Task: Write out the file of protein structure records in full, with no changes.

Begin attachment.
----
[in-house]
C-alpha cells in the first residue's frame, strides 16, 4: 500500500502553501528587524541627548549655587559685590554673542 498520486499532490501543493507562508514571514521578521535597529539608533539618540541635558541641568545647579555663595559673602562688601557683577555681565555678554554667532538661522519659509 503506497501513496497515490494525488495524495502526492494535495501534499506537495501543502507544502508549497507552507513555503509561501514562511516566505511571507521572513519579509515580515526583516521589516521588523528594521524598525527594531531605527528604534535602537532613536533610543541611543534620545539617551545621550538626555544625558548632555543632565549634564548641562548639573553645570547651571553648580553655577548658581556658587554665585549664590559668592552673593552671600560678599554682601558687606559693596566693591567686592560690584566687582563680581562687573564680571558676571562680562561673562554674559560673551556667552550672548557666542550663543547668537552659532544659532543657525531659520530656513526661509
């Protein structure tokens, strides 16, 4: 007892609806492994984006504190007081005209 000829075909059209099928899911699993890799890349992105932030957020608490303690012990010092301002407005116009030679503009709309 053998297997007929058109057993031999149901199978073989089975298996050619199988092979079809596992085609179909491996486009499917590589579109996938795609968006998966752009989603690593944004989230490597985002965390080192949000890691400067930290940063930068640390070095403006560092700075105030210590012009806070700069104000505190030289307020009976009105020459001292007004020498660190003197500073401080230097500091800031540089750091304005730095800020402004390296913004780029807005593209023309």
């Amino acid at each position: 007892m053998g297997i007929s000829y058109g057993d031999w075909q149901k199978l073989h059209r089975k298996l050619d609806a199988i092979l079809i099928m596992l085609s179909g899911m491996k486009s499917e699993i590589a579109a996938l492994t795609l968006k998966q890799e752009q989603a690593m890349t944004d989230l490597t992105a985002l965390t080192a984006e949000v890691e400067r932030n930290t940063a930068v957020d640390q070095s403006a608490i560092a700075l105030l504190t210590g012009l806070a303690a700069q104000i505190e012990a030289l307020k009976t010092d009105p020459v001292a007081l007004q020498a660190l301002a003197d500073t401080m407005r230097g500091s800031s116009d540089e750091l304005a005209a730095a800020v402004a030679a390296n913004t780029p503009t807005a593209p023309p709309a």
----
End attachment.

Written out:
[in-house]
C-alpha cells in the first residue's frame, strides 16, 4: 500500500502553501528587524541627548549655587559685590554673542 498520486499532490501543493507562508514571514521578521535597529539608533539618540541635558541641568545647579555663595559673602562688601557683577555681565555678554554667532538661522519659509 503506497501513496497515490494525488495524495502526492494535495501534499506537495501543502507544502508549497507552507513555503509561501514562511516566505511571507521572513519579509515580515526583516521589516521588523528594521524598525527594531531605527528604534535602537532613536533610543541611543534620545539617551545621550538626555544625558548632555543632565549634564548641562548639573553645570547651571553648580553655577548658581556658587554665585549664590559668592552673593552671600560678599554682601558687606559693596566693591567686592560690584566687582563680581562687573564680571558676571562680562561673562554674559560673551556667552550672548557666542550663543547668537552659532544659532543657525531659520530656513526661509
């Protein structure tokens, strides 16, 4: 007892609806492994984006504190007081005209 000829075909059209099928899911699993890799890349992105932030957020608490303690012990010092301002407005116009030679503009709309 053998297997007929058109057993031999149901199978073989089975298996050619199988092979079809596992085609179909491996486009499917590589579109996938795609968006998966752009989603690593944004989230490597985002965390080192949000890691400067930290940063930068640390070095403006560092700075105030210590012009806070700069104000505190030289307020009976009105020459001292007004020498660190003197500073401080230097500091800031540089750091304005730095800020402004390296913004780029807005593209023309």
């Amino acid at each position: 007892m053998g297997i007929s000829y058109g057993d031999w075909q149901k199978l073989h059209r089975k298996l050619d609806a199988i092979l079809i099928m596992l085609s179909g899911m491996k486009s499917e699993i590589a579109a996938l492994t795609l968006k998966q890799e752009q989603a690593m890349t944004d989230l490597t992105a985002l965390t080192a984006e949000v890691e400067r932030n930290t940063a930068v957020d640390q070095s403006a608490i560092a700075l105030l504190t210590g012009l806070a303690a700069q104000i505190e012990a030289l307020k009976t010092d009105p020459v001292a007081l007004q020498a660190l301002a003197d500073t401080m407005r230097g500091s800031s116009d540089e750091l304005a005209a730095a800020v402004a030679a390296n913004t780029p503009t807005a593209p023309p709309a």